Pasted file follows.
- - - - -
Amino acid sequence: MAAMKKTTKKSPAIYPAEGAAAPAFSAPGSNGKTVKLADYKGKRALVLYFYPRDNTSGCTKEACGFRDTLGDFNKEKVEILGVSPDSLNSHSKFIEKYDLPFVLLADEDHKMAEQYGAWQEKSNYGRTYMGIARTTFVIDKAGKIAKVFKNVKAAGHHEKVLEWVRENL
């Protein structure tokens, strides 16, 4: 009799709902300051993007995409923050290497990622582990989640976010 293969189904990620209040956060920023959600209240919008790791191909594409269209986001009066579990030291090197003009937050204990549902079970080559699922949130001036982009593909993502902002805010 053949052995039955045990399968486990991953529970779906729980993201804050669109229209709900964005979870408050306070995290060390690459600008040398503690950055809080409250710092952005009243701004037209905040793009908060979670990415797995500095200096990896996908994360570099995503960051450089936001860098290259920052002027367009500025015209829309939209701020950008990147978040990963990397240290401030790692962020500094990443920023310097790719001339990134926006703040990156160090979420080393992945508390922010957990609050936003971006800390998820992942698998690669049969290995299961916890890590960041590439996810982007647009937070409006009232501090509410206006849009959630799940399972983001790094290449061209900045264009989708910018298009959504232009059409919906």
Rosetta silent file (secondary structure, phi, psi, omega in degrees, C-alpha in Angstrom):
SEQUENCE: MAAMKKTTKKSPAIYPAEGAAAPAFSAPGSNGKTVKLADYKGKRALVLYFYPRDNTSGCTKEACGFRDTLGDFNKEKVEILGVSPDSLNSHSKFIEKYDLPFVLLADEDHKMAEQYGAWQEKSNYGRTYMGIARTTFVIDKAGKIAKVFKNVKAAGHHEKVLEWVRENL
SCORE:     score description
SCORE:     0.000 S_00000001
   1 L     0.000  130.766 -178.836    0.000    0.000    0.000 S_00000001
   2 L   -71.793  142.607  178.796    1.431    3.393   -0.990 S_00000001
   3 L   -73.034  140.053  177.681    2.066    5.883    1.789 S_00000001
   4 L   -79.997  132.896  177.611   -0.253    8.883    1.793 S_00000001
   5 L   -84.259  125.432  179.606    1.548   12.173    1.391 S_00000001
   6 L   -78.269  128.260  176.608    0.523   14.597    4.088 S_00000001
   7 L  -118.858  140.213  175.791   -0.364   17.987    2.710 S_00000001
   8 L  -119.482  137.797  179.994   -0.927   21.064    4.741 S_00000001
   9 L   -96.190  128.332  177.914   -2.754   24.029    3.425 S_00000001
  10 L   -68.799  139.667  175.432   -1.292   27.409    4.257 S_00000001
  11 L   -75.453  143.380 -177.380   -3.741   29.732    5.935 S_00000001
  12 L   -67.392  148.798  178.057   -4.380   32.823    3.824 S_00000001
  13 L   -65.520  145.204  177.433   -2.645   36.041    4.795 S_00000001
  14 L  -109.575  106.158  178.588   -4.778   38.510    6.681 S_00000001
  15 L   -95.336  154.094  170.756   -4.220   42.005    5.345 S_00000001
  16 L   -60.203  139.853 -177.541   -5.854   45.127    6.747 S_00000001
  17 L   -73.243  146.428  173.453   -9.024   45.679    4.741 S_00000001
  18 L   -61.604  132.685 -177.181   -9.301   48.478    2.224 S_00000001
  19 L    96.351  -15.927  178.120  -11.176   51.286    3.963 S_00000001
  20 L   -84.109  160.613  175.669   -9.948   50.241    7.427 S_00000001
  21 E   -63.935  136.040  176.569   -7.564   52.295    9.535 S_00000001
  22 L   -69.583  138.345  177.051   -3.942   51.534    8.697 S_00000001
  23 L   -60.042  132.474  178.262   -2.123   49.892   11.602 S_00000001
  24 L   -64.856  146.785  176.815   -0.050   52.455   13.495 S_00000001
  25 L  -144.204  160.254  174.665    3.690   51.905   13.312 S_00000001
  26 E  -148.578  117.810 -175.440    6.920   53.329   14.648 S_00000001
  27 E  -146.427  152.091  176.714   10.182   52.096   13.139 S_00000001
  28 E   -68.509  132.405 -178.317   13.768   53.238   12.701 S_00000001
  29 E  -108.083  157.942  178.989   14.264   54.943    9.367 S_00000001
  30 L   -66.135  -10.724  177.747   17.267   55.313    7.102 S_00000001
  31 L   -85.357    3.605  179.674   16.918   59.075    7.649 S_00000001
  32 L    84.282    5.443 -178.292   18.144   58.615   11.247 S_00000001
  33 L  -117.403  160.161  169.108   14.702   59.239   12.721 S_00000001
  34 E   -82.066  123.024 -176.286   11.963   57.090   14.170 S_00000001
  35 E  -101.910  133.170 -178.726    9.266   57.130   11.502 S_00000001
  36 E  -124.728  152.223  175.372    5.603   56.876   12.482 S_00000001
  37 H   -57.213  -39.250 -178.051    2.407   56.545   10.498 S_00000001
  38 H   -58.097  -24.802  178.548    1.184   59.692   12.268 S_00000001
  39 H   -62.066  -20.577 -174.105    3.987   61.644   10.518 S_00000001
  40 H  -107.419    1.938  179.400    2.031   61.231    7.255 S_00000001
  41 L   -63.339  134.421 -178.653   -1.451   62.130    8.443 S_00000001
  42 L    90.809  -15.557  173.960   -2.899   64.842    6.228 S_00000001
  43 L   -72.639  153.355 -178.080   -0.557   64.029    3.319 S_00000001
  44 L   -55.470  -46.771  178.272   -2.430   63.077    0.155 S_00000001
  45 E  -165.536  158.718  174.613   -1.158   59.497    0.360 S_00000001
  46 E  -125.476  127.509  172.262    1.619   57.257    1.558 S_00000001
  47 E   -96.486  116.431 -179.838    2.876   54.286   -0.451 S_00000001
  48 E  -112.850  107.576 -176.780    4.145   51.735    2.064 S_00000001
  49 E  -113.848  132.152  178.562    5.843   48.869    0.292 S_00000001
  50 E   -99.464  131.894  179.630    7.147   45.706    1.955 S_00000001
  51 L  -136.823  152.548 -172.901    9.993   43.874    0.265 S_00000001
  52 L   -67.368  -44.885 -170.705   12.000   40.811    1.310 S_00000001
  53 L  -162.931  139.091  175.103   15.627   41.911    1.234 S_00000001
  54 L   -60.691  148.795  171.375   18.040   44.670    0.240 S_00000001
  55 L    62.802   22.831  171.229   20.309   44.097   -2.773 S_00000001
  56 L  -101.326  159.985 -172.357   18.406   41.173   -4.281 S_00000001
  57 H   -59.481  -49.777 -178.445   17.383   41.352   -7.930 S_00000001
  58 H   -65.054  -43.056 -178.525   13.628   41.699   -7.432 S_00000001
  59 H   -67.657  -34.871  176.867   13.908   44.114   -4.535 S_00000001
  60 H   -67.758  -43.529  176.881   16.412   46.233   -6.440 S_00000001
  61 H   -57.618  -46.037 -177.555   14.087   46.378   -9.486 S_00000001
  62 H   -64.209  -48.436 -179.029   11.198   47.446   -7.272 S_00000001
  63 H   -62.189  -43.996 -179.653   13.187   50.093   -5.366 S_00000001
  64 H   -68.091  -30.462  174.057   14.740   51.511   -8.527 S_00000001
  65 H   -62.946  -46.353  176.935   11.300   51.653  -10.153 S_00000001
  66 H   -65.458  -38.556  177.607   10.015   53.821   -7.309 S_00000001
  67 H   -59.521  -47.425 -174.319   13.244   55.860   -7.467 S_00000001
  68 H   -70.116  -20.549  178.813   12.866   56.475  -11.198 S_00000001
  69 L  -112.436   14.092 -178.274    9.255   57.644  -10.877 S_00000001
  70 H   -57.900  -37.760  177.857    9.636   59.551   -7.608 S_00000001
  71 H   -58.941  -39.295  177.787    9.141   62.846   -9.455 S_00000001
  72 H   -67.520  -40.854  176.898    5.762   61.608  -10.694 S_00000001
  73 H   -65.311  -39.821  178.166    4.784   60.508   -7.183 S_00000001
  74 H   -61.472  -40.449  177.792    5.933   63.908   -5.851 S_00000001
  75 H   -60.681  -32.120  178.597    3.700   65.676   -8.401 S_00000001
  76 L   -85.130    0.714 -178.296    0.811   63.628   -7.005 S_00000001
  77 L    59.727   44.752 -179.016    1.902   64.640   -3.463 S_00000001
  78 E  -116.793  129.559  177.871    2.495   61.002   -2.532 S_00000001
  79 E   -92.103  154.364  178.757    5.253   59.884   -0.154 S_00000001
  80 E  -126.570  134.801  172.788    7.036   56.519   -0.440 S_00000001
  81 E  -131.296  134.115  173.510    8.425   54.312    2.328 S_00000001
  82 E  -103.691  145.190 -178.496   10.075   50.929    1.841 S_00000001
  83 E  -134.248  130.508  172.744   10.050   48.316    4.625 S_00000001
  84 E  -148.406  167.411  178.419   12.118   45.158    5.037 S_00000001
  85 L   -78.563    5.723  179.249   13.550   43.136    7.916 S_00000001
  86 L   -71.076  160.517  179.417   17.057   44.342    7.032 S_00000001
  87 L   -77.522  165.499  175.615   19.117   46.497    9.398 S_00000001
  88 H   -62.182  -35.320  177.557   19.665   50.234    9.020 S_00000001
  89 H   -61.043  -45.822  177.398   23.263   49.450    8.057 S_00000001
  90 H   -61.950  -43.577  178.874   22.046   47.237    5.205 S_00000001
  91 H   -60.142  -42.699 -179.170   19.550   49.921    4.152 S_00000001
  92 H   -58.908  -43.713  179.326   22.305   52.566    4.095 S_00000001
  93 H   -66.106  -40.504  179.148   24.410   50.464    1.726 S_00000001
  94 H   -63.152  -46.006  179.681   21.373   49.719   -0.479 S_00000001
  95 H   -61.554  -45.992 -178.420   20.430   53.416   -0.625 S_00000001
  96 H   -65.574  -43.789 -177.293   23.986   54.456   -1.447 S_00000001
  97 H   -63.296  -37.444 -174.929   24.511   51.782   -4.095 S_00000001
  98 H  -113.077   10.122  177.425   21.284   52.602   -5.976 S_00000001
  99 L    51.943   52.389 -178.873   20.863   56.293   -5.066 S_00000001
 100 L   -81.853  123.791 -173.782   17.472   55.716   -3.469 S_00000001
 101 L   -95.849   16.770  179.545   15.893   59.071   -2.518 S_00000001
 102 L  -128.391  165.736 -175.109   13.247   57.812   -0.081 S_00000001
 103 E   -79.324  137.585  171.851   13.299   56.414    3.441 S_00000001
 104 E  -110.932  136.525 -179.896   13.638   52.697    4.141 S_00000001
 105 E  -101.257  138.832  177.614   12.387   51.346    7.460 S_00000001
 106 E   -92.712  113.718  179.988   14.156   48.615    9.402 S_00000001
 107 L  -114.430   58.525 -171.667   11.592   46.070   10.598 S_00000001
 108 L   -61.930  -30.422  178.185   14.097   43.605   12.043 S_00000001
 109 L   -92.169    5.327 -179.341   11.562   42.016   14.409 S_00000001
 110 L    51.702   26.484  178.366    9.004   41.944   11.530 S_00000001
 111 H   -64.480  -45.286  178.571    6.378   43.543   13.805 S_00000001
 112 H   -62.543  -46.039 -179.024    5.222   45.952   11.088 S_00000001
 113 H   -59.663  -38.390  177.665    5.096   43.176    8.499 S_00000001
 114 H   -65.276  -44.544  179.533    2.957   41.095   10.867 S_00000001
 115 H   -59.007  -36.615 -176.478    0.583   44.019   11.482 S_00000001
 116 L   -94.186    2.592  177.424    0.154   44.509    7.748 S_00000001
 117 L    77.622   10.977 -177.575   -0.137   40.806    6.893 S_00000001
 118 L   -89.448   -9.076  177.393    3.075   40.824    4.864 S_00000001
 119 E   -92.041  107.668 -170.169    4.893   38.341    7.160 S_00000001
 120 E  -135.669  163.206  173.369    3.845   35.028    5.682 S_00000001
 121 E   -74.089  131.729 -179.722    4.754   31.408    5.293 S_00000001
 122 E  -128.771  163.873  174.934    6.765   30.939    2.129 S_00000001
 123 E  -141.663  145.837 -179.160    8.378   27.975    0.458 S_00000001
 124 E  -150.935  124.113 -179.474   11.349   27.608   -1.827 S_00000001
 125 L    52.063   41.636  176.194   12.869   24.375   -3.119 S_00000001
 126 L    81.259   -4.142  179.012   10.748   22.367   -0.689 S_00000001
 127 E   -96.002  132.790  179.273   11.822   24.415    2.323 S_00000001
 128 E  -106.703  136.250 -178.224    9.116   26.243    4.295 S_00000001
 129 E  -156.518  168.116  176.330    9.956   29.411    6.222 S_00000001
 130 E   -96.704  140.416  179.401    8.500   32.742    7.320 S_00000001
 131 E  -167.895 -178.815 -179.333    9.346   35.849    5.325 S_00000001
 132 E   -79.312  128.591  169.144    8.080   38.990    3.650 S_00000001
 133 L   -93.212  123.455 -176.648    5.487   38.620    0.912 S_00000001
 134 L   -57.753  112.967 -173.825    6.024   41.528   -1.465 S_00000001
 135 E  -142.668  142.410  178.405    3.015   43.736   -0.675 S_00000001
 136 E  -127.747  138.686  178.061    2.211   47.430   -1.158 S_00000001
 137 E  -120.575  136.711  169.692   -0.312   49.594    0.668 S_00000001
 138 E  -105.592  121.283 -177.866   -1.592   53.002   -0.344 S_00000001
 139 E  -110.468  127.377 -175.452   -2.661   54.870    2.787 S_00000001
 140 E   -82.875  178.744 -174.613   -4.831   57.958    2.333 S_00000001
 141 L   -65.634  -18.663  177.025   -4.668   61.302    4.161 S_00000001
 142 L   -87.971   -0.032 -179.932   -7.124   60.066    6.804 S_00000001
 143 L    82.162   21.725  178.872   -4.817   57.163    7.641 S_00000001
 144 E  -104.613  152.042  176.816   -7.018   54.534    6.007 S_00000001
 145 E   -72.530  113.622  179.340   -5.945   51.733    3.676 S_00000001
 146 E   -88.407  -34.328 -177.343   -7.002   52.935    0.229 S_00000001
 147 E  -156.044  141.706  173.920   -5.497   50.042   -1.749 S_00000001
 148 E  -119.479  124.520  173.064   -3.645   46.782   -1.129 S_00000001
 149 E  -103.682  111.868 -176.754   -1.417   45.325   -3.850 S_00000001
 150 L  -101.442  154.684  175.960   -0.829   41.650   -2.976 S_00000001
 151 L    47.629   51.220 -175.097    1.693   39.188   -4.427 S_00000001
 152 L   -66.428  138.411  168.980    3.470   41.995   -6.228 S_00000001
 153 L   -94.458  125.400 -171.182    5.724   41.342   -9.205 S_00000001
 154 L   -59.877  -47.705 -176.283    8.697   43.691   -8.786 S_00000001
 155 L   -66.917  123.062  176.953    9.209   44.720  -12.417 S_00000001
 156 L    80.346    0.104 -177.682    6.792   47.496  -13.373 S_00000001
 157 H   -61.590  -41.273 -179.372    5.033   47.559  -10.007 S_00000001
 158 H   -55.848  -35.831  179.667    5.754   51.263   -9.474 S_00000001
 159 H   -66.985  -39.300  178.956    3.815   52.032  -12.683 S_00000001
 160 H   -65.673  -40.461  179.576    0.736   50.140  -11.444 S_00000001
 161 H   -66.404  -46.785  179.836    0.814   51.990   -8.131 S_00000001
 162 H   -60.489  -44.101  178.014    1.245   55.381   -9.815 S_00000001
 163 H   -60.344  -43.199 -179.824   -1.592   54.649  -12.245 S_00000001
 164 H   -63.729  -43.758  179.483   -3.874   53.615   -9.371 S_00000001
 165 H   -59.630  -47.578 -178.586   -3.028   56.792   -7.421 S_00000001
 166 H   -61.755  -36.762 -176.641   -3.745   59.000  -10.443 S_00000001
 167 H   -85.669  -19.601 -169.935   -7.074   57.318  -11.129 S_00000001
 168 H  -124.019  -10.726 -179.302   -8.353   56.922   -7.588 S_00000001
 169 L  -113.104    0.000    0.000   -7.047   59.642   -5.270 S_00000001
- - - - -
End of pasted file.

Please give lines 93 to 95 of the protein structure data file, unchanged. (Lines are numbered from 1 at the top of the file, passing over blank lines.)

  87 L   -77.522  165.499  175.615   19.117   46.497    9.398 S_00000001
  88 H   -62.182  -35.320  177.557   19.665   50.234    9.020 S_00000001
  89 H   -61.043  -45.822  177.398   23.263   49.450    8.057 S_00000001